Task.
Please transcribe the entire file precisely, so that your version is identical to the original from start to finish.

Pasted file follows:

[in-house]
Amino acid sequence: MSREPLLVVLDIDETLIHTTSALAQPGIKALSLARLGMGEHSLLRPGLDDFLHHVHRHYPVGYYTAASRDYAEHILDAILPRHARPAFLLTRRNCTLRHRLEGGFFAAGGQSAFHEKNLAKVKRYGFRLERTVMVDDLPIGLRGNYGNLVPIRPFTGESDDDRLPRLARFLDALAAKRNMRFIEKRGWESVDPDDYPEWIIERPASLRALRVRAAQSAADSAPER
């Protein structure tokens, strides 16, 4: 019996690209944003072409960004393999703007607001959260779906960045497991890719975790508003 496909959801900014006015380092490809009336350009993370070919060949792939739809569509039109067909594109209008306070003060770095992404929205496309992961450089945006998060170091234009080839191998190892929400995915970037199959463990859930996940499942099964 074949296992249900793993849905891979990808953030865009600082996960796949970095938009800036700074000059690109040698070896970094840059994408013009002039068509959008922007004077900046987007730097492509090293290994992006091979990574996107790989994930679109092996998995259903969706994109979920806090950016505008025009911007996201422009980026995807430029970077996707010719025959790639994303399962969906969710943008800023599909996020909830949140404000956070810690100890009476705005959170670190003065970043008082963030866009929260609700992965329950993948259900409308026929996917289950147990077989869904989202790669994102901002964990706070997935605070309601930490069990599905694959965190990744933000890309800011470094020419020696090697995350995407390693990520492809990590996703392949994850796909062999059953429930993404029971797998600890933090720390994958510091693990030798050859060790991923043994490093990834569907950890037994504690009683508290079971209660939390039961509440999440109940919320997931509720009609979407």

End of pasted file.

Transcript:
[in-house]
Amino acid sequence: MSREPLLVVLDIDETLIHTTSALAQPGIKALSLARLGMGEHSLLRPGLDDFLHHVHRHYPVGYYTAASRDYAEHILDAILPRHARPAFLLTRRNCTLRHRLEGGFFAAGGQSAFHEKNLAKVKRYGFRLERTVMVDDLPIGLRGNYGNLVPIRPFTGESDDDRLPRLARFLDALAAKRNMRFIEKRGWESVDPDDYPEWIIERPASLRALRVRAAQSAADSAPER
């Protein structure tokens, strides 16, 4: 019996690209944003072409960004393999703007607001959260779906960045497991890719975790508003 496909959801900014006015380092490809009336350009993370070919060949792939739809569509039109067909594109209008306070003060770095992404929205496309992961450089945006998060170091234009080839191998190892929400995915970037199959463990859930996940499942099964 074949296992249900793993849905891979990808953030865009600082996960796949970095938009800036700074000059690109040698070896970094840059994408013009002039068509959008922007004077900046987007730097492509090293290994992006091979990574996107790989994930679109092996998995259903969706994109979920806090950016505008025009911007996201422009980026995807430029970077996707010719025959790639994303399962969906969710943008800023599909996020909830949140404000956070810690100890009476705005959170670190003065970043008082963030866009929260609700992965329950993948259900409308026929996917289950147990077989869904989202790669994102901002964990706070997935605070309601930490069990599905694959965190990744933000890309800011470094020419020696090697995350995407390693990520492809990590996703392949994850796909062999059953429930993404029971797998600890933090720390994958510091693990030798050859060790991923043994490093990834569907950890037994504690009683508290079971209660939390039961509440999440109940919320997931509720009609979407």